What are you doing when you act on the line? You read the script and think, "This is what the line is telling me to do." For example, if you have the line, "I love you, but I hate you," the actor who acts on the line would think that they have to make a big transition between the words "love" and "hate." So, they would emphasize "I love you," and then they would try to change to a feeling of hate for "I hate you." That is not human. What’s human? To see that I feel both feelings equally. I love you and I hate you. I come from the circumstances. The circumstance is telling me what’s going on in the scene. How many times have we said to somebody, "I love you," and not really meant it? You can say "I love you," and you can certainly be sarcastic about it. It can be a dig. You could say "I love you" in a very fun and silly way. You can say it in a seductive way. It depends on your relationship in the scene.
The words, in and of themselves, do not determine how they should be said, which is why I give the "neutral scene exercise." The neutral scene is a scene I wrote that can be played by any two actors. There is no set gender or given circumstance. The actors have to come up with time, place, relationship, and circumstances. They learn that it is not about how you say the words but what you bring to the words. That determination is going to come from who you are, what your relationship is, what your circumstances are, and what you want in the scene. You have to be very careful not to look at the scene and go, "Okay that’s an angry word. I’m mad, so I have to be mad on mad. I’m sad about this, so I have to get sad on sad." That’s why I get so outraged by teachers who have their students circle operative words. There are no operative words. It isn’t the lines. The lines are clues.
You have to read the script like a detective. So often, actors miss the given circumstances. They are not reading the script properly. You need to read the script over and over again for information first. There’s a wonderful scene from the play called Compatible by Anna Li, where clearly the male character is in love with the female character. He has a hard time saying the words "I love you," so when she demands that he say it, he actually goes on to say, "I’m sorry, I don’t love you." And yet it’s his birthday, he’s made dinner for her, bought her champagne and caviar and has brought her roses; he’s playing a song with her name in it. He’s not taking any calls, and he’s not spending any time with anybody else. He didn’t even tell her that it was his birthday. He wanted to surprise her on his birthday. So what does that tell you? He sure is in love with her. Where do you get that? From a careful reading of the script.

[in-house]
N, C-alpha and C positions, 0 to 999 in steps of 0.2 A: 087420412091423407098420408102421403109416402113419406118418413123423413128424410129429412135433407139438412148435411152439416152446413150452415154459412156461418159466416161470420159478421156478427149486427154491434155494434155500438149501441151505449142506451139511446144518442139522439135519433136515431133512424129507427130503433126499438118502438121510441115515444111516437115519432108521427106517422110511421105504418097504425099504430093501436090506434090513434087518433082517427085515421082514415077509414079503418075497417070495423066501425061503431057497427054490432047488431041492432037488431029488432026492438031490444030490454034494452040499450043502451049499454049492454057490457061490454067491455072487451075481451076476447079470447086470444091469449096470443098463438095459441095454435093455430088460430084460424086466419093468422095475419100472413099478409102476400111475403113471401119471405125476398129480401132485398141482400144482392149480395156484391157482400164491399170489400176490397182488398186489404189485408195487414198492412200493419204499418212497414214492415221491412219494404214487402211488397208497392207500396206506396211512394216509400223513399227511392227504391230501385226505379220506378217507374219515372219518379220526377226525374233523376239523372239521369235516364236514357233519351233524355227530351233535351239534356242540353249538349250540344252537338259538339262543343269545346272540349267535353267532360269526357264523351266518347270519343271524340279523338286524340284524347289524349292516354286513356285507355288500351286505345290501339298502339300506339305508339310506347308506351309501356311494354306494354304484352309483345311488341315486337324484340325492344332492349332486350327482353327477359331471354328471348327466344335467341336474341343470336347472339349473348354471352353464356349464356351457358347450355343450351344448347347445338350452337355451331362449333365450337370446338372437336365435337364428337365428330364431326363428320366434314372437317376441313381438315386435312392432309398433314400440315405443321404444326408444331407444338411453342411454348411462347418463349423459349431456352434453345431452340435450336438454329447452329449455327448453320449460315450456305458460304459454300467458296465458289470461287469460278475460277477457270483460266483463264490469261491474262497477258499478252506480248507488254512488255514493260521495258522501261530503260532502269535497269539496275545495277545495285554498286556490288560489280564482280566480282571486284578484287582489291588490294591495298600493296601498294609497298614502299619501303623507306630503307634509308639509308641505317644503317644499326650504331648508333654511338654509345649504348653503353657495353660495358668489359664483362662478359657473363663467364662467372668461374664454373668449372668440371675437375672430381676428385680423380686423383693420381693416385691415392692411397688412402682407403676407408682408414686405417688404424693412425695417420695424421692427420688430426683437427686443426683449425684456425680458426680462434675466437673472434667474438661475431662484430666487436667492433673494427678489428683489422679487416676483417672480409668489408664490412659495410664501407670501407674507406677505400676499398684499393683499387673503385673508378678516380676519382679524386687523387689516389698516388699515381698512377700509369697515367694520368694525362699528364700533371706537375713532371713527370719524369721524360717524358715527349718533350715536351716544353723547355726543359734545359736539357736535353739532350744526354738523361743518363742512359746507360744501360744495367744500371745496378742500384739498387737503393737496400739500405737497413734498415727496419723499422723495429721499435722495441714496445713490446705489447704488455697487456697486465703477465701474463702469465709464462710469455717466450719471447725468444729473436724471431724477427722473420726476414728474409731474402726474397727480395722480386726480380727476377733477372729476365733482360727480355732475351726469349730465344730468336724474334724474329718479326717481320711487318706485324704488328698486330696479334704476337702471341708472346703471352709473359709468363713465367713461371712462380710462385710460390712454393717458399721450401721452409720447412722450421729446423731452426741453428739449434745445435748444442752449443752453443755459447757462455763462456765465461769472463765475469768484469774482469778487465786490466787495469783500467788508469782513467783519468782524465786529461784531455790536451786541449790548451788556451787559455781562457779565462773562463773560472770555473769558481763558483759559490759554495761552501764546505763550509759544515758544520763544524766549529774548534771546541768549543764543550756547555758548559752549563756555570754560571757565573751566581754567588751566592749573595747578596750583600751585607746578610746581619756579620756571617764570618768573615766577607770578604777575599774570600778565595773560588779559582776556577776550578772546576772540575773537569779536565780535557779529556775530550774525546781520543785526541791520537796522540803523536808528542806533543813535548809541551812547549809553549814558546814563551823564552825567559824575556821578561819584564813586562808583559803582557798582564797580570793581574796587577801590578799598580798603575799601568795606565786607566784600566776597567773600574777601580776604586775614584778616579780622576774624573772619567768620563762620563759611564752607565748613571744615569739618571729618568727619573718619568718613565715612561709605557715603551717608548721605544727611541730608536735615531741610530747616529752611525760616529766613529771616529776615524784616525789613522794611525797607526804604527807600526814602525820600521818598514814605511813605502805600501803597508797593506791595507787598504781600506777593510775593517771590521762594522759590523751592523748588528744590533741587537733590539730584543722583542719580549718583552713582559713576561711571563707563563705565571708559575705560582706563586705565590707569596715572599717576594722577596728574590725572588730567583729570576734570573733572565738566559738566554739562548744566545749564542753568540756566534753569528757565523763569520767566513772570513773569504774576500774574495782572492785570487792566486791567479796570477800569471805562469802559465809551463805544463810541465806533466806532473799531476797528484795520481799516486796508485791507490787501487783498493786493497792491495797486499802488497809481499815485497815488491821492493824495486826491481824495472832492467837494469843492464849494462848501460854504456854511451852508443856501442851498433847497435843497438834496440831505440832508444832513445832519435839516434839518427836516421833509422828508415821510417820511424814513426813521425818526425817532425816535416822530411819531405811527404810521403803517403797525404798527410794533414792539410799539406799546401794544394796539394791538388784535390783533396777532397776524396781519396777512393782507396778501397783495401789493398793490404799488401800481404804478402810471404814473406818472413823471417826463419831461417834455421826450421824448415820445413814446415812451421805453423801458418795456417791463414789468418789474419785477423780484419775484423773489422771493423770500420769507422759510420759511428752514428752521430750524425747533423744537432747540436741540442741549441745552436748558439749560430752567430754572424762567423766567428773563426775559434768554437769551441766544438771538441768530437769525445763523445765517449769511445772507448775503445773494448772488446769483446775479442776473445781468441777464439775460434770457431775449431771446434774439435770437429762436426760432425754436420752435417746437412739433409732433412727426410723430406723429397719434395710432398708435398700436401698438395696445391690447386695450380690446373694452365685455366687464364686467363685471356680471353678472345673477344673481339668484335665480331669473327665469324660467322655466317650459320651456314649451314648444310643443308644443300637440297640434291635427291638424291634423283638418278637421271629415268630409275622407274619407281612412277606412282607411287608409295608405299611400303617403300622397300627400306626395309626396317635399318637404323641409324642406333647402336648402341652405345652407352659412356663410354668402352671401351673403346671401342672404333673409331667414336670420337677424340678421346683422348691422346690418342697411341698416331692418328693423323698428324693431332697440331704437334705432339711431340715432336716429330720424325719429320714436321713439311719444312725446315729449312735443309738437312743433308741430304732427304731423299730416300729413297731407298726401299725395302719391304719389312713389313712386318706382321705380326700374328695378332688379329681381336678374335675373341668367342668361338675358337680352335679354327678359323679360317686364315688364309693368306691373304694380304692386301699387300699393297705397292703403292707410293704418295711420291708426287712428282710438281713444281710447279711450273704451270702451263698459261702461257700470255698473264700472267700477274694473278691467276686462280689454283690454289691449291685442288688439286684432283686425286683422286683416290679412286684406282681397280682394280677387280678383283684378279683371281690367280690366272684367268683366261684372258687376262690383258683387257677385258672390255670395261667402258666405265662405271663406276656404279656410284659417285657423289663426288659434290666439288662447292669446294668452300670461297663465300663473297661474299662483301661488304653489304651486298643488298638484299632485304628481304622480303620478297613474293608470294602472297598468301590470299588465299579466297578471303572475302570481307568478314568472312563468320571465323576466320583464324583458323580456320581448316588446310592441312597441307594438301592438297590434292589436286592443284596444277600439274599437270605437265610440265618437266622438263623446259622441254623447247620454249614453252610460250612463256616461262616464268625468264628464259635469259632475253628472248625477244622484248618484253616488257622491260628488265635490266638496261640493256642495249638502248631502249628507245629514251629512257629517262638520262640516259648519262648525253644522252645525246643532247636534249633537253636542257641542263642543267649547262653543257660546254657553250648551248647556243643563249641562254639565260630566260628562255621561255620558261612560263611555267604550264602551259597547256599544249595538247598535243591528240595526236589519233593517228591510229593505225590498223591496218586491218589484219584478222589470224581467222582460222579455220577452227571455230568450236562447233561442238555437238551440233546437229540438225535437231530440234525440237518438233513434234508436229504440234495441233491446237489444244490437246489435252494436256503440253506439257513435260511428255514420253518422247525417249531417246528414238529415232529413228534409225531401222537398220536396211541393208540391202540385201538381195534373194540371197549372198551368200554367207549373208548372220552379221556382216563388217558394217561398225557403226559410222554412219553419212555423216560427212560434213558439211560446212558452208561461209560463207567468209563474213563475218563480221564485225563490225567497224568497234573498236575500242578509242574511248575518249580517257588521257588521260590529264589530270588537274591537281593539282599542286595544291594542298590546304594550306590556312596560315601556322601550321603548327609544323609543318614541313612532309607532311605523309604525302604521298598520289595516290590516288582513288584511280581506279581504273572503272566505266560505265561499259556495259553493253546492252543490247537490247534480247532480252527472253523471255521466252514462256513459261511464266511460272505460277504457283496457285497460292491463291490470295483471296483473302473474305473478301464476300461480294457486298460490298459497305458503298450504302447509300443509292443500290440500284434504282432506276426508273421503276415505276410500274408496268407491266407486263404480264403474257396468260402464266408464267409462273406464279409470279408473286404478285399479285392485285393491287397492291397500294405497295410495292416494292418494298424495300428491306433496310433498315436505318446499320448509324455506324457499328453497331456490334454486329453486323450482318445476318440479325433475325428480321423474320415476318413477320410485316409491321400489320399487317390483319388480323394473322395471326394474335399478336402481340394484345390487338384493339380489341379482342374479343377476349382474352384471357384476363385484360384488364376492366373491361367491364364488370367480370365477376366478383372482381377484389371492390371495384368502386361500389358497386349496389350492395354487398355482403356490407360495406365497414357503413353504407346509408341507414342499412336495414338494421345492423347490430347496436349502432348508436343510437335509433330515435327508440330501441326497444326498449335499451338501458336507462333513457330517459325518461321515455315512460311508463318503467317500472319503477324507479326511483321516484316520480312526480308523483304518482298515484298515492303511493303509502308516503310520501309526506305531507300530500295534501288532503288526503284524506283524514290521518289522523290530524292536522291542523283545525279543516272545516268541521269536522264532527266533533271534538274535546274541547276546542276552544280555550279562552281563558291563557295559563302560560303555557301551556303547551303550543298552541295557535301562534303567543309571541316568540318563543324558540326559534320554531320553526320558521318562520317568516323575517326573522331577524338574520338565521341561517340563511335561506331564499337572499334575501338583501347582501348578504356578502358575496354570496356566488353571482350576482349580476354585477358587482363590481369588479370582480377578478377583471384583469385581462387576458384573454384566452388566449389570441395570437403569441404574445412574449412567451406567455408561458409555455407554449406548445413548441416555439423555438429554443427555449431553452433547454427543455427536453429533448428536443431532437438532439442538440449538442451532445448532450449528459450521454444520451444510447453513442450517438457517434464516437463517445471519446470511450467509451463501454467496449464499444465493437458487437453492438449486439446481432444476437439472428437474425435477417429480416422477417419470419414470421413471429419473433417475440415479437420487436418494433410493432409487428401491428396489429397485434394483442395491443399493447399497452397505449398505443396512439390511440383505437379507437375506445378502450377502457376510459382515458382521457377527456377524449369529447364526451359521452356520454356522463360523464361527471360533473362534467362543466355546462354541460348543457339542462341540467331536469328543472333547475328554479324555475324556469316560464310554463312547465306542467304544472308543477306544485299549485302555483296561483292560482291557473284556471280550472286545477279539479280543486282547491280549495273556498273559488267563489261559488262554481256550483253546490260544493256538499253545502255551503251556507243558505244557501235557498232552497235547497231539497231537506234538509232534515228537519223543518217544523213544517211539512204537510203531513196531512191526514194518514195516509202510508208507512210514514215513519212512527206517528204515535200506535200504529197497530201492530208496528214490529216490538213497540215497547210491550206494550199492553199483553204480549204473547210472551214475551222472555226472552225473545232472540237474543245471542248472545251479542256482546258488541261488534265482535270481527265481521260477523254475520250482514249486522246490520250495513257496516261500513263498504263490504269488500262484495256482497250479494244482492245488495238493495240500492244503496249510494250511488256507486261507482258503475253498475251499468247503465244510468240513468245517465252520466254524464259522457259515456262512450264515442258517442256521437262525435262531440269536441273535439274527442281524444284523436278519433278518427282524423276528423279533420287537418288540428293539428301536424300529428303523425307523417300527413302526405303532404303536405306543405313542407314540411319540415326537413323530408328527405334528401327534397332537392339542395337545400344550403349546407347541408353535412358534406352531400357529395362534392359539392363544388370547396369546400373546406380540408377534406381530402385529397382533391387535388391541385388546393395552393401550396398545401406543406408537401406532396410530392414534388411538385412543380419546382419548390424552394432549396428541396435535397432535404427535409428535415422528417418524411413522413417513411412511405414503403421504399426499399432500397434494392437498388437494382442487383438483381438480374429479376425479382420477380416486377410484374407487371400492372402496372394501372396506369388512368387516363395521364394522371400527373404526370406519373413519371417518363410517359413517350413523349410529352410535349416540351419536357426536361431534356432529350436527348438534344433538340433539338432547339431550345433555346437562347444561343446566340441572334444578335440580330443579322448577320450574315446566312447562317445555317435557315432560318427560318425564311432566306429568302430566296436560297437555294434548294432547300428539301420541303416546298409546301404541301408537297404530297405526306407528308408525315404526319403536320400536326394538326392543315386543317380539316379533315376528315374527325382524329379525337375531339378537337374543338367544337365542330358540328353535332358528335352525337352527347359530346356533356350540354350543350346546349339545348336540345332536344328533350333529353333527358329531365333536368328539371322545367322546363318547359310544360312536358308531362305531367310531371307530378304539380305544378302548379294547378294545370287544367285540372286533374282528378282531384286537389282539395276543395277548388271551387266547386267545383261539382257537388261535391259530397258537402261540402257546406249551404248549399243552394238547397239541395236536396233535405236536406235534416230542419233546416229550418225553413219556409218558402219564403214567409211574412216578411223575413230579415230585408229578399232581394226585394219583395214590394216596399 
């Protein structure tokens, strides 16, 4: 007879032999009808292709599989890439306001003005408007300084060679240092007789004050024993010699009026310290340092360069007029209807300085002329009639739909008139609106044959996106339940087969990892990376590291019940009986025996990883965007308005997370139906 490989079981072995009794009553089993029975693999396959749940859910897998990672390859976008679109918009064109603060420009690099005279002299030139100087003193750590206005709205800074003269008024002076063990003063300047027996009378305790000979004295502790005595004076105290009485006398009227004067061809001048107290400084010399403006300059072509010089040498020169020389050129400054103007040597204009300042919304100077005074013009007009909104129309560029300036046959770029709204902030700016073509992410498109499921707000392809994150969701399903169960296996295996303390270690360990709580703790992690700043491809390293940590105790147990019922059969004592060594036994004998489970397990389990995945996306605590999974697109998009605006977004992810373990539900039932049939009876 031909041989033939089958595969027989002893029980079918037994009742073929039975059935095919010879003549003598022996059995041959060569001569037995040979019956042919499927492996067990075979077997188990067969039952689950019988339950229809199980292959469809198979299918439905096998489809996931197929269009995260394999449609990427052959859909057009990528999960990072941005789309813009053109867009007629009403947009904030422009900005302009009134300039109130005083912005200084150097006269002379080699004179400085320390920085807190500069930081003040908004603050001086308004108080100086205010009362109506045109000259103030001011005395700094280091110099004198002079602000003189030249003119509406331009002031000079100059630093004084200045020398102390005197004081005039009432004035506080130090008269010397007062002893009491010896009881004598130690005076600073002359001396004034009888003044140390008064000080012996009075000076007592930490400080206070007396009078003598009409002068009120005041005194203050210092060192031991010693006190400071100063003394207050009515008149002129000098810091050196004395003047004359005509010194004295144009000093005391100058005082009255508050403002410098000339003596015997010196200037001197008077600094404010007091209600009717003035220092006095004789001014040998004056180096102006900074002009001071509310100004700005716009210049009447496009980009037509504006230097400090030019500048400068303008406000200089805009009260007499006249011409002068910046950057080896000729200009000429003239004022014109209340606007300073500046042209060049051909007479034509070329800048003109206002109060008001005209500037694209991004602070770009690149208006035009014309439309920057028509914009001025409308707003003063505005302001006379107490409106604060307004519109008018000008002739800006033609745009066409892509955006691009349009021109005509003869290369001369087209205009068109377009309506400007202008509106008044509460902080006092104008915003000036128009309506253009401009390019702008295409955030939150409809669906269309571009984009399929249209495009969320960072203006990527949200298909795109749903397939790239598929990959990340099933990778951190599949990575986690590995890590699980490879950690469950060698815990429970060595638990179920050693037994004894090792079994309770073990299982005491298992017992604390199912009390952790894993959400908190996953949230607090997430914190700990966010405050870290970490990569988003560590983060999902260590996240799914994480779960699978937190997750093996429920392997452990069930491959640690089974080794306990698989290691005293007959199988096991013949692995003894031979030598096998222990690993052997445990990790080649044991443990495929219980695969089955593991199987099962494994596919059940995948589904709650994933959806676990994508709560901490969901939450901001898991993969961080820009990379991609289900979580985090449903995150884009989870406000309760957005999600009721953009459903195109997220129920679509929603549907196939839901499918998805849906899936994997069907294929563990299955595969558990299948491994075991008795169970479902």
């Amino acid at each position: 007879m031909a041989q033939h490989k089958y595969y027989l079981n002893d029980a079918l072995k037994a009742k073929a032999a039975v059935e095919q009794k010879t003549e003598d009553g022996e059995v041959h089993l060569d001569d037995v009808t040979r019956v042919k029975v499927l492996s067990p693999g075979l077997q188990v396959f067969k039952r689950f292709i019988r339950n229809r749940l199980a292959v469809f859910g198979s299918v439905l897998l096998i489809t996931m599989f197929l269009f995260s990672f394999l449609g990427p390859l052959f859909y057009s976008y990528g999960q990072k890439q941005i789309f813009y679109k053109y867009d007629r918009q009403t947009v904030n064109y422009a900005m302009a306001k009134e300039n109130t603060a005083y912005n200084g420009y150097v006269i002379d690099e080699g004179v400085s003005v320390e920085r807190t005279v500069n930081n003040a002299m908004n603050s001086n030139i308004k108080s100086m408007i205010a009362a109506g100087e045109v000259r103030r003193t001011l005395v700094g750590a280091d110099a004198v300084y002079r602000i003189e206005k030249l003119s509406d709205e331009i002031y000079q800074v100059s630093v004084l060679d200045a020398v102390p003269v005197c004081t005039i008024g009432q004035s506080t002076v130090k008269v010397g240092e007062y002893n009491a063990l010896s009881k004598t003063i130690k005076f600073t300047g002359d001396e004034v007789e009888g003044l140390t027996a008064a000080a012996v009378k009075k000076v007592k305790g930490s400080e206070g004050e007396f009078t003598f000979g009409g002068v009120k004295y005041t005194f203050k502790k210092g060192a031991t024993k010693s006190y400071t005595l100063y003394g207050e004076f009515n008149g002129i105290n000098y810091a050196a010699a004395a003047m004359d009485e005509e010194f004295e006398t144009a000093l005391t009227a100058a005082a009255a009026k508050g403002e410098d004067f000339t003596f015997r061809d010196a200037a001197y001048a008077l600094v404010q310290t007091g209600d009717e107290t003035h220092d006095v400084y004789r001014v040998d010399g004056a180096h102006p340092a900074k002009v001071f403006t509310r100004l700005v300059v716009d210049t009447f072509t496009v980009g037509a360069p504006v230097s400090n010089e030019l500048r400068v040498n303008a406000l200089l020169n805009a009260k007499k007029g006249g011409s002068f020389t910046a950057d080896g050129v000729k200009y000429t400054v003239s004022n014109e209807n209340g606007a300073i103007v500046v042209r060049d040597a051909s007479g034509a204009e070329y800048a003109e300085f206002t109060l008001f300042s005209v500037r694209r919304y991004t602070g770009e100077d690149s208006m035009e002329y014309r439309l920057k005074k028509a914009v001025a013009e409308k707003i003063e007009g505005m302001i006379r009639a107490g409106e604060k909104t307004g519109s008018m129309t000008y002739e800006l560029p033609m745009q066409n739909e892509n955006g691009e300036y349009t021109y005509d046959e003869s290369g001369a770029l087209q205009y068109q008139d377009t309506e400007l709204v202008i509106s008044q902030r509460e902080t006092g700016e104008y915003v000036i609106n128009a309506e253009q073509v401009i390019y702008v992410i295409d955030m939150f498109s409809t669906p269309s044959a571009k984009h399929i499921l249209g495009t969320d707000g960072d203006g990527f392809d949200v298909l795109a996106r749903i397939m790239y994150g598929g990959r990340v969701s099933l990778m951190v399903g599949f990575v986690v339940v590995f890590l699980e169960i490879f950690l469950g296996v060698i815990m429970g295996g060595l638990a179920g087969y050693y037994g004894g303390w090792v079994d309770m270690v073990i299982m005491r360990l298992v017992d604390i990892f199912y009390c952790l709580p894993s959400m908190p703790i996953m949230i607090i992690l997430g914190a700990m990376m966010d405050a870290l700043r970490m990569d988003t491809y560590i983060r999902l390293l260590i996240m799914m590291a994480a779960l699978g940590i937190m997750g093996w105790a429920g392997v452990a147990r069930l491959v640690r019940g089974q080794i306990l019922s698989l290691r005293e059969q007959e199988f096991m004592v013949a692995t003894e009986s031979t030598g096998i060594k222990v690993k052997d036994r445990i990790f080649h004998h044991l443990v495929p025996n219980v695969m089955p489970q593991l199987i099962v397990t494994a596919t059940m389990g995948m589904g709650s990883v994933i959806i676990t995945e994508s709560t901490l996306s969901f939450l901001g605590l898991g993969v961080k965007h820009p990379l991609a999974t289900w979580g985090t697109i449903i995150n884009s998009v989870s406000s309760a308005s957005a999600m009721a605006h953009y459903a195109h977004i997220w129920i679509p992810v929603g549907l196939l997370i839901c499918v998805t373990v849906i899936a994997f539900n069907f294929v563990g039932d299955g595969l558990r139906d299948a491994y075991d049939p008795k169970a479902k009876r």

This is a typical exchange that occurs when I assign this play: "But he says, ‘I don’t love you.’" Yes, but look at your behavior. Look at what you say and look at what has happened. Now you begin to understand why you can’t say "I love you." What is it that you’re afraid of? Clearly your behavior is telling you that you do love her. Acting on the line is going to that top literal level of what we think is being said. That happens all the time. You’re not here to act on the line. The lines are clues to circumstance. You have to look at the behavior. You have to analyze the behavior within the scene. That begins to tell you the story on a deeper level. Again, it goes back to knowing who we are and what we are about in our own lives. We tend to ascribe the most benign motivations to ourselves at all times, but that won’t get you where you need to be as an actor.
Howard Fine has been teaching acting for more than 25 years. He headed the Acting Department at the American Musical & Dramatic Academy in New York City, then founded the Howard Fine Acting Studio in Los Angeles. Additional excerpts from his new book, "Fine on Acting: A Vision of the Craft" (Havenhurst Books), will be published at BackStage.com over the next week.